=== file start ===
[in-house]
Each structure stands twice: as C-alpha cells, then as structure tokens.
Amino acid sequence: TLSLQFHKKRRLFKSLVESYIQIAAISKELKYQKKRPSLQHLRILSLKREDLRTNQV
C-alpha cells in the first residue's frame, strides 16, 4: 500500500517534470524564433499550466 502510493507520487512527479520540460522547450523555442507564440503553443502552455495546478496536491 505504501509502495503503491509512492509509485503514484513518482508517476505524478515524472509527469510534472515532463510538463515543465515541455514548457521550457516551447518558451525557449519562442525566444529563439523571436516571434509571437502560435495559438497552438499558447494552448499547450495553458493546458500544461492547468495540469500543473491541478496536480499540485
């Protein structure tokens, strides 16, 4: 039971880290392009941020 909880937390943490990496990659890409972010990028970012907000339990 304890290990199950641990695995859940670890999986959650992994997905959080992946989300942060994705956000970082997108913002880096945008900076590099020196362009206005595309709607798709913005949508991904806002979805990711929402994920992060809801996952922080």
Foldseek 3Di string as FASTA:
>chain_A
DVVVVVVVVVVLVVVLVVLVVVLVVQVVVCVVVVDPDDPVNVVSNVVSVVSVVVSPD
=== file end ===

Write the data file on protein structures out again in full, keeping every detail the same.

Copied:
[in-house]
Each structure stands twice: as C-alpha cells, then as structure tokens.
Amino acid sequence: TLSLQFHKKRRLFKSLVESYIQIAAISKELKYQKKRPSLQHLRILSLKREDLRTNQV
C-alpha cells in the first residue's frame, strides 16, 4: 500500500517534470524564433499550466 502510493507520487512527479520540460522547450523555442507564440503553443502552455495546478496536491 505504501509502495503503491509512492509509485503514484513518482508517476505524478515524472509527469510534472515532463510538463515543465515541455514548457521550457516551447518558451525557449519562442525566444529563439523571436516571434509571437502560435495559438497552438499558447494552448499547450495553458493546458500544461492547468495540469500543473491541478496536480499540485
């Protein structure tokens, strides 16, 4: 039971880290392009941020 909880937390943490990496990659890409972010990028970012907000339990 304890290990199950641990695995859940670890999986959650992994997905959080992946989300942060994705956000970082997108913002880096945008900076590099020196362009206005595309709607798709913005949508991904806002979805990711929402994920992060809801996952922080």
Foldseek 3Di string as FASTA:
>chain_A
DVVVVVVVVVVLVVVLVVLVVVLVVQVVVCVVVVDPDDPVNVVSNVVSVVSVVVSPD